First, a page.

A report from UBS found that wealth is a double-edged sword for today’s millionaires, bringing plush comforts and a better lifestyle but also carrying increased stresses, anxieties and sacrifices with family and relationships.
Today’s millionaires also feel they are one stock-market crash away from losing their fortunes and that there is no such thing as “enough” wealth to feel secure.
“Millionaires enjoy a great deal of happiness and appreciation for what they’ve earned,” said the UBS Investor Watch report called “When is enough … enough?” But “many feel stuck on a treadmill, without a real sense of how much wealth would make them satisfied enough to get off.”
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The report found that 52 percent of millionaires expressed the feeling of being “stuck on a treadmill, but I can’t get off without giving up my family’s lifestyle.” It said that while satisfaction goes up as wealth increases, 58 percent of millionaires said their lifestyle expectations have also increased—so the more they have, the more they want.
The survey asked how much wealth millionaires aspire to have. Those worth $1 million to $5 million said they needed $5 million to $10 million. Those worth $5 million to $10 million said they needed $10 million to $15 million, while those worth $10 million or more said they needed at least $25 million.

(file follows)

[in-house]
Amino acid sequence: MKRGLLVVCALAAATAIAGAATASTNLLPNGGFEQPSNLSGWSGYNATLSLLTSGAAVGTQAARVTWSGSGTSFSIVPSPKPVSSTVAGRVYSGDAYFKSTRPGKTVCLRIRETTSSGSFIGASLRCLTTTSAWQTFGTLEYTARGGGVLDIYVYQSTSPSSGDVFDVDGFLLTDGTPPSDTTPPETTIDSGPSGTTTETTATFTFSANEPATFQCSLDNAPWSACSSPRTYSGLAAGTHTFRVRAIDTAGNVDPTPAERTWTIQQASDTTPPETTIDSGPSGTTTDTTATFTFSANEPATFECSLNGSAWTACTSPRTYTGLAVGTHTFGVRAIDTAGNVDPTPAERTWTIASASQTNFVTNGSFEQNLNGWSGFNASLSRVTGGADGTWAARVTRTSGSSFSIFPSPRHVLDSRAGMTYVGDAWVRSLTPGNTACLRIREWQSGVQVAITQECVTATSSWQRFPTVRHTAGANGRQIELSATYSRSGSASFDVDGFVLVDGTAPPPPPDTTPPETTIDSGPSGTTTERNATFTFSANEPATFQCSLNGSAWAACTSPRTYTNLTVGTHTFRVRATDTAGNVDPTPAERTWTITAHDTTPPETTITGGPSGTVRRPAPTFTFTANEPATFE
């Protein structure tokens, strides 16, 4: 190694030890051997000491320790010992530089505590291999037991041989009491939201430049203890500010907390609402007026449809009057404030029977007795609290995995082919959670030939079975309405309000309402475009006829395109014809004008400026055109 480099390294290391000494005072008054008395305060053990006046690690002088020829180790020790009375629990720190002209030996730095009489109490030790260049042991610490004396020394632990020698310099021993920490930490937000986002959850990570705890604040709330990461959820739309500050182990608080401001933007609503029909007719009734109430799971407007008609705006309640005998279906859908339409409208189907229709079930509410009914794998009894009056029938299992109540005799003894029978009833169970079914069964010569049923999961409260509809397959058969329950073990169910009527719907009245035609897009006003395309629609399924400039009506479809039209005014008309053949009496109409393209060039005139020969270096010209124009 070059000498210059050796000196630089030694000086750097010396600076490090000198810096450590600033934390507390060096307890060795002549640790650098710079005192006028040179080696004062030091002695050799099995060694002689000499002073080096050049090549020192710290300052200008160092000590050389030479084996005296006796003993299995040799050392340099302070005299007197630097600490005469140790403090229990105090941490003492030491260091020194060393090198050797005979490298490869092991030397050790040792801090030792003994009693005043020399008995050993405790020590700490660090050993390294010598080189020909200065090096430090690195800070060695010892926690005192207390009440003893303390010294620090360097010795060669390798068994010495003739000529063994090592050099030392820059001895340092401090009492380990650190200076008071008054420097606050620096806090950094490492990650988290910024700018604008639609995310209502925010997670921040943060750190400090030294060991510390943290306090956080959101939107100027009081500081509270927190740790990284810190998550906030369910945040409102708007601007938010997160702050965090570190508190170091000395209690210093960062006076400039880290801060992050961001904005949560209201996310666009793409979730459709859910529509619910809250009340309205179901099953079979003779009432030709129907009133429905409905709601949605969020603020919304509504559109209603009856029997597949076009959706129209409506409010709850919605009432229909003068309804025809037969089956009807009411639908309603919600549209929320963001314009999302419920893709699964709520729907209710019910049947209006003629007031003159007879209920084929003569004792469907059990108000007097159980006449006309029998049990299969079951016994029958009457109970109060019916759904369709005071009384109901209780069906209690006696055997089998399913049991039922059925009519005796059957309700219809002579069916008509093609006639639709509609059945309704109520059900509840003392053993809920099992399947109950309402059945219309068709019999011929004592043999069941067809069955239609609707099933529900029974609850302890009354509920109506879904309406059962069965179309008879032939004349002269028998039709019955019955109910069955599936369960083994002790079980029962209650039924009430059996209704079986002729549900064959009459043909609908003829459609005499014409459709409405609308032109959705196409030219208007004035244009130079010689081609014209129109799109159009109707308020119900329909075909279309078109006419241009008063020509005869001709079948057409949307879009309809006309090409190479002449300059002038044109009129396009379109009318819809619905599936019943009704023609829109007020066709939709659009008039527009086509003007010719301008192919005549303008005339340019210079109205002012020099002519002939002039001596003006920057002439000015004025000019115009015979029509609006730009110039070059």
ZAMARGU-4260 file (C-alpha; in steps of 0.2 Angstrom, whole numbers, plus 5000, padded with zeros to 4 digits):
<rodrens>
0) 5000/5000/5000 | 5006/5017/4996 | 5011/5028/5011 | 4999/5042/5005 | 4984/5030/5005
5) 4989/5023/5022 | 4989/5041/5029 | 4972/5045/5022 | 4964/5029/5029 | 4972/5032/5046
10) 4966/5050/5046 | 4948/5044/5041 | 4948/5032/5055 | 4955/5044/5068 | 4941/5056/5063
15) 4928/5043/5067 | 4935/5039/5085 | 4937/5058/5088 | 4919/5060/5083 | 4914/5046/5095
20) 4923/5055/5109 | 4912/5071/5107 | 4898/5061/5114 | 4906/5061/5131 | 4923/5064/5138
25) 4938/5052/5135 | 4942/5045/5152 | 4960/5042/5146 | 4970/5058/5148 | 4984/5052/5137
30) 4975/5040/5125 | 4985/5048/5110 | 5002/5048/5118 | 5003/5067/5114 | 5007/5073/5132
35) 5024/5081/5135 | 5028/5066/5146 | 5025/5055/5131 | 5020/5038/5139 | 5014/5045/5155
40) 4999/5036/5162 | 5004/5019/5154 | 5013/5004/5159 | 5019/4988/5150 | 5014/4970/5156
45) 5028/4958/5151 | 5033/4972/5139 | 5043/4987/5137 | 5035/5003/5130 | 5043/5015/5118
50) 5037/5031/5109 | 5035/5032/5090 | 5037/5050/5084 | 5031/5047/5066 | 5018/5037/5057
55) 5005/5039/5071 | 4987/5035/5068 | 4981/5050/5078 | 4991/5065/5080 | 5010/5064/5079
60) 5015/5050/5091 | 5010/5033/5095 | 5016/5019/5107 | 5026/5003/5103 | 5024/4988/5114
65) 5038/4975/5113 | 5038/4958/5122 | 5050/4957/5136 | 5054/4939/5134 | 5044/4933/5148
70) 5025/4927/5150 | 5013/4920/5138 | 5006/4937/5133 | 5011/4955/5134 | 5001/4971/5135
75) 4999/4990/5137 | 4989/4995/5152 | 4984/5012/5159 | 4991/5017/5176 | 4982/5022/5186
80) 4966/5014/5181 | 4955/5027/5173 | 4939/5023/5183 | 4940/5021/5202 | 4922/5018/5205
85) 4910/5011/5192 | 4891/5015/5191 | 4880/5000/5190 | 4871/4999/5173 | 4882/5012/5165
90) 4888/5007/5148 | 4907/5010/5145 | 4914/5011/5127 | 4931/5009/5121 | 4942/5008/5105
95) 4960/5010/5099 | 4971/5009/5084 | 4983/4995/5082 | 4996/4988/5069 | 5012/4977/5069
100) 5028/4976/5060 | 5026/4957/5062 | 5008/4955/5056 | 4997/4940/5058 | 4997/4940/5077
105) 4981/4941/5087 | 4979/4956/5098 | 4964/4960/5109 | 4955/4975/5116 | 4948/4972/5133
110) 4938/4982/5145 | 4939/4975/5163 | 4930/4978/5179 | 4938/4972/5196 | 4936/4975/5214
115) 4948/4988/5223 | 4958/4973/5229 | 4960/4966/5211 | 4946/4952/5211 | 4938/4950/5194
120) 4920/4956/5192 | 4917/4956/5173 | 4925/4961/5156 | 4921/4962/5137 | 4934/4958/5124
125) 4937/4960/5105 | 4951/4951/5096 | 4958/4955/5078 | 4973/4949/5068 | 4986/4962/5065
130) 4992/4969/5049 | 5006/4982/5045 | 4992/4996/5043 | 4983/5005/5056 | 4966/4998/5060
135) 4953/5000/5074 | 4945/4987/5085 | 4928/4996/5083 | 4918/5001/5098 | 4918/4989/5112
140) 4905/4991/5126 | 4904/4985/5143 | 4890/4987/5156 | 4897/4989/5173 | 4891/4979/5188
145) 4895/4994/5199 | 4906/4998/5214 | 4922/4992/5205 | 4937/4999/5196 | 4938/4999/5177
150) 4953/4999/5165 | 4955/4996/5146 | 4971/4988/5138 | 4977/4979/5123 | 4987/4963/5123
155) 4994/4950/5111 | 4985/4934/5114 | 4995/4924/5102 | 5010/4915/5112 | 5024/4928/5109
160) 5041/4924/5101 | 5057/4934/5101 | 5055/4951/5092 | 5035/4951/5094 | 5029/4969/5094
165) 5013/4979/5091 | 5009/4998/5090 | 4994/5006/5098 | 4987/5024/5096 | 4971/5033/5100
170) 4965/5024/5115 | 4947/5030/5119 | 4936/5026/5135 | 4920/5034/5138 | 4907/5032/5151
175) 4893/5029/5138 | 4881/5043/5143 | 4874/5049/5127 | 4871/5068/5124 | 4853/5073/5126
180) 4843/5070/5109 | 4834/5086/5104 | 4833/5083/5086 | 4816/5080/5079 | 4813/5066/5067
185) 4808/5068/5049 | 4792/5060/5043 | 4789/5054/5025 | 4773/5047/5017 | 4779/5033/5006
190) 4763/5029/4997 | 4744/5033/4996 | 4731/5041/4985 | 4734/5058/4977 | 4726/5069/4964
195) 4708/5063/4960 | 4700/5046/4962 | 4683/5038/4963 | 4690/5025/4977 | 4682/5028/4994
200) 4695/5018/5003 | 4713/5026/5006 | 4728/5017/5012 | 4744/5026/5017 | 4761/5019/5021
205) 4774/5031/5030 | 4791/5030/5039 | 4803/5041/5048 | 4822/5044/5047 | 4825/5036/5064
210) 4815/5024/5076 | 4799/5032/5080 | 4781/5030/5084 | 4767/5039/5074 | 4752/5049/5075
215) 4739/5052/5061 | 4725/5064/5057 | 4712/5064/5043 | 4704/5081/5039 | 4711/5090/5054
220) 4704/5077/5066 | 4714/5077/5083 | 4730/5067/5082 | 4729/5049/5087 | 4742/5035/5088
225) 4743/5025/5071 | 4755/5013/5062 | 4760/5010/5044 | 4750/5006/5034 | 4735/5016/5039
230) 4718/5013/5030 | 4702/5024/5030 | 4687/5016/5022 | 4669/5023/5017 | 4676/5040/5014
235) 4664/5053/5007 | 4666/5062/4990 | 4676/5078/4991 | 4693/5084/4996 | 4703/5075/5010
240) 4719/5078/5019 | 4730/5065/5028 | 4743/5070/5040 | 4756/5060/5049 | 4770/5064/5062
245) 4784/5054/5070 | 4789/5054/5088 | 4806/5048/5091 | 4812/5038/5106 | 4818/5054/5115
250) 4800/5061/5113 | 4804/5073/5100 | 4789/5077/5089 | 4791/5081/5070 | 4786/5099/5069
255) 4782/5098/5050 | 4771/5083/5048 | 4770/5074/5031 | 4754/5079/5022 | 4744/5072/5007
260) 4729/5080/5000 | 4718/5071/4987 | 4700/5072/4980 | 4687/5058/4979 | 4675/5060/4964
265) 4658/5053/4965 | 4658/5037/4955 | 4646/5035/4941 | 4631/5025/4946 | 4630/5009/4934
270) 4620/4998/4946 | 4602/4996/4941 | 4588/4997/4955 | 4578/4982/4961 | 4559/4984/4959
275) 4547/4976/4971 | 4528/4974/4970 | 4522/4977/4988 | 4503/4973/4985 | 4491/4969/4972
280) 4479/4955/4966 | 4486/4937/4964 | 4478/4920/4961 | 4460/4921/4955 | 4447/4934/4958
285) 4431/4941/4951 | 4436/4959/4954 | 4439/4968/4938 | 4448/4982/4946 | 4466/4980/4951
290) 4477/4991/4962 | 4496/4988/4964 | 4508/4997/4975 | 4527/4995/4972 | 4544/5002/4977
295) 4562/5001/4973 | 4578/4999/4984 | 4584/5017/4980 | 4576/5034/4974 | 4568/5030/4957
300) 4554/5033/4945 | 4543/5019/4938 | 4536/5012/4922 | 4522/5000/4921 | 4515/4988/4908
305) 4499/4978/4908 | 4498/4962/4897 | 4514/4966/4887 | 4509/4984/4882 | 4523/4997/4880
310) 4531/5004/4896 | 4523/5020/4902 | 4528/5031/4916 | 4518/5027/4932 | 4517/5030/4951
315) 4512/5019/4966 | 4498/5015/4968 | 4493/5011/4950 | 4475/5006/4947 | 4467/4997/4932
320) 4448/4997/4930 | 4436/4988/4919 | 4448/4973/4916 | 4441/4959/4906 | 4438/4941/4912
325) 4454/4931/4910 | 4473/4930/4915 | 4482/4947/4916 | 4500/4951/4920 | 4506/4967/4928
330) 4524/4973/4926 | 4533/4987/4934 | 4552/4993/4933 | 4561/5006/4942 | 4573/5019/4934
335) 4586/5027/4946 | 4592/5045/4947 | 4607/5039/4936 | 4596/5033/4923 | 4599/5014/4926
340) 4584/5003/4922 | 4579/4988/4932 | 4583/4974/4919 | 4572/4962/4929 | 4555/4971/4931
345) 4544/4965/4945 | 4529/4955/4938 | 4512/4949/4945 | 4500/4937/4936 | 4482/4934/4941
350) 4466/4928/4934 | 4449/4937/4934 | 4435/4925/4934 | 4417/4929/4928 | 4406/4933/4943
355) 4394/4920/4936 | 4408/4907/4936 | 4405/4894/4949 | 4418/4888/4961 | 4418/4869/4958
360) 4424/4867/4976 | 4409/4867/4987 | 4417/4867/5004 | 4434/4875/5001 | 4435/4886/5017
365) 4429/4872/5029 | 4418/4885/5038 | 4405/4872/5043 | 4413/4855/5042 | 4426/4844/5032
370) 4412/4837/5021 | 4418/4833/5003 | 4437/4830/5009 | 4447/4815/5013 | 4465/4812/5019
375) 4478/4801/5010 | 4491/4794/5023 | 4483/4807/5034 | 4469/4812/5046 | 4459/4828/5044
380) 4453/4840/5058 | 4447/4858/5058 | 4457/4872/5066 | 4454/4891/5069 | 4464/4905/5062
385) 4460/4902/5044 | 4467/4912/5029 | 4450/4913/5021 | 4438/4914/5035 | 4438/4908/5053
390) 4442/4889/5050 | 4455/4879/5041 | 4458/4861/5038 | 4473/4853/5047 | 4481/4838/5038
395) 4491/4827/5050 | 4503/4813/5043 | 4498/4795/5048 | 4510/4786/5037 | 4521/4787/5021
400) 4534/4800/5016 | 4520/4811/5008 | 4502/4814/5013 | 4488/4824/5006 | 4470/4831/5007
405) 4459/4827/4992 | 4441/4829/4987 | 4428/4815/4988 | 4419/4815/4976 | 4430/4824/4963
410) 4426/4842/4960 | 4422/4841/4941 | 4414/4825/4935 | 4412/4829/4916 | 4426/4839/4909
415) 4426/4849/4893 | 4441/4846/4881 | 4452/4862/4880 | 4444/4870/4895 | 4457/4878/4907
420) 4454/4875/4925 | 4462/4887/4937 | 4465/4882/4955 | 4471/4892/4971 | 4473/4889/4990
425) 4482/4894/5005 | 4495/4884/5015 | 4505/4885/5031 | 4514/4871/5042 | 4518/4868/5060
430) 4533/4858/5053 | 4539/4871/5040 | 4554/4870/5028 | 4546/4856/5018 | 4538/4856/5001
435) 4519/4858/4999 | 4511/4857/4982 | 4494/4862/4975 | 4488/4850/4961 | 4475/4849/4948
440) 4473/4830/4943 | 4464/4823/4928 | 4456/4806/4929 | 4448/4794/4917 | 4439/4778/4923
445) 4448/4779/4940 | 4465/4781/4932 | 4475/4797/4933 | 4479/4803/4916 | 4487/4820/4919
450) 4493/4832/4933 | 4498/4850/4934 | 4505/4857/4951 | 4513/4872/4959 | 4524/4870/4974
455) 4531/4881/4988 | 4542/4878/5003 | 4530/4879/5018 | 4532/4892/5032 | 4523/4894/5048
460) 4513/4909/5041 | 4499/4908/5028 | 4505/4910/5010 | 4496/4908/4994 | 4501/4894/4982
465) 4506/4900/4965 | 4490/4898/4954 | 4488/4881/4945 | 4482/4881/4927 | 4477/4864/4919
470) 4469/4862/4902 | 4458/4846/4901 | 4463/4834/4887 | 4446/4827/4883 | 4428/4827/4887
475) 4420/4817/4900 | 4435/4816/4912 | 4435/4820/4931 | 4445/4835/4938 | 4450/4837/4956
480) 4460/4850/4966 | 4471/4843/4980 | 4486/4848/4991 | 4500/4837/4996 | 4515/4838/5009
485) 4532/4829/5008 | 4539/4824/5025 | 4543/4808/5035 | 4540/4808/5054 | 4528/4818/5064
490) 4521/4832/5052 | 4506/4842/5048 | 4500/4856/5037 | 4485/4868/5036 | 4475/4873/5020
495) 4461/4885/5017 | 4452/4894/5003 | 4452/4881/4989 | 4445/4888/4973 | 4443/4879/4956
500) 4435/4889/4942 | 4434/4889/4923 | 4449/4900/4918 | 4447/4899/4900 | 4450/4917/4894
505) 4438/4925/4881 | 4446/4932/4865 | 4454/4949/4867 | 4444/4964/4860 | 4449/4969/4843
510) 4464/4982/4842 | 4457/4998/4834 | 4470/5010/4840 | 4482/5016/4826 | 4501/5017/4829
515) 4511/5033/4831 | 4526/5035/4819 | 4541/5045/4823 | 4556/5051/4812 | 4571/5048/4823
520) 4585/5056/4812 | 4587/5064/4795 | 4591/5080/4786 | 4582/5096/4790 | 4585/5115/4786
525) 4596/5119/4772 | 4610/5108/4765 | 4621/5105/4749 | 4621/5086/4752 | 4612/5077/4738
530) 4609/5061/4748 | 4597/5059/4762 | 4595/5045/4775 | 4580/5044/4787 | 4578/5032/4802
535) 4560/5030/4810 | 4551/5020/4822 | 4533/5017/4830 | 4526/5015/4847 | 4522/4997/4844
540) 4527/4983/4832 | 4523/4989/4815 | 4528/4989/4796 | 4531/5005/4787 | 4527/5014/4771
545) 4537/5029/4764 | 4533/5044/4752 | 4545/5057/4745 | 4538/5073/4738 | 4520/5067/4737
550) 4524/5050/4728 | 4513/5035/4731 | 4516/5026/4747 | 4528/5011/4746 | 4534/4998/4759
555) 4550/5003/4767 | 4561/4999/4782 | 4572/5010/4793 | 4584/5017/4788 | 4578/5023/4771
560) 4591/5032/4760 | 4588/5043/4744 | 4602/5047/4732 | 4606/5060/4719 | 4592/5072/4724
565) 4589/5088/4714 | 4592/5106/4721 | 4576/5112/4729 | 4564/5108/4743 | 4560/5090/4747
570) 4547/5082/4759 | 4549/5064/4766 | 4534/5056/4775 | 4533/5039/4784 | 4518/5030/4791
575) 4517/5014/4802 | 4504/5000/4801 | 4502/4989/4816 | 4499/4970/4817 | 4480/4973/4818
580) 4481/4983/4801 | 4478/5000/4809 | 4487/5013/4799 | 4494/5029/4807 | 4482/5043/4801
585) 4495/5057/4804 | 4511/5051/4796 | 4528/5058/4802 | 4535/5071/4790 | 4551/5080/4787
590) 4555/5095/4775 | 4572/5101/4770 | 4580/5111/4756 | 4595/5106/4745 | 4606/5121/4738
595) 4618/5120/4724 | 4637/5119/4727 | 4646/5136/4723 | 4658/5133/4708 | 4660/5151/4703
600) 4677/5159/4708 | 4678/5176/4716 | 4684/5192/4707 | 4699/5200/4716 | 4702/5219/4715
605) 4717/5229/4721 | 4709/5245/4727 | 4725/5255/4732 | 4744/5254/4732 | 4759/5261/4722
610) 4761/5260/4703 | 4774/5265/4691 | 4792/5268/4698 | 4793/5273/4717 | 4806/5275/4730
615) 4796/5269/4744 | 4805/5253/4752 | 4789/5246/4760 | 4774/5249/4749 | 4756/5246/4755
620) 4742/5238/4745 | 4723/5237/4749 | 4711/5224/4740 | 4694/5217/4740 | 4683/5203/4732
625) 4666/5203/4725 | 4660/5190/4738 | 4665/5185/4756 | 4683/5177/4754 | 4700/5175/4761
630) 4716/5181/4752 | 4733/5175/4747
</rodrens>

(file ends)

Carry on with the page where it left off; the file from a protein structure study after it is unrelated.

In other words, millionaires aspire generally to have more than twice what they have—even as they grow richer.
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The survey also found that after the financial crisis, millionaires say they don’t have enough wealth to feel secure. Sixty-three percent agreed with the statement that “one major setback (lost job or market crash) would have a major impact on my lifestyle.”
Wealth is also a blessing and curse for families. While millionaires say they value family above all else, and their wealth is aimed at improving their lives, they also say they sacrificed too time from family to make their wealth.
Millionaires’ “biggest regrets relate to mistakes they made with spouses and family members,” the report said.
They also worry that their fortunes may be spoiling their kids. Two-thirds said their kids “don’t understand the value of money,” and more than half worry their kids lack motivation and act entitled.
As one multimillionaire respondent said in the survey, his son “sometimes adopts a superior attitude to kids from families who may not be as well off.”
Millennial millionaires feel more pressure to keep up with the Joneses, and more than half fear losing their wealth— compared with only 36 percent of baby boomers.
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Three-quarters of all the millionaires surveyed said they grew up “middle class” or “working class” and 86 percent say they have worked harder than the average American. Fully 65 percent of those worth $5 million or more also had advanced degrees. Yet 71 percent said they believe the “American dream of upward mobility through hard work is in danger.”
And 63 percent say they are “concerned” about inequality.
The survey polled 2,215 millionaires—defined as those with a total net worth of $1 million or more—with 610 of them having a net worth of $5 million or more.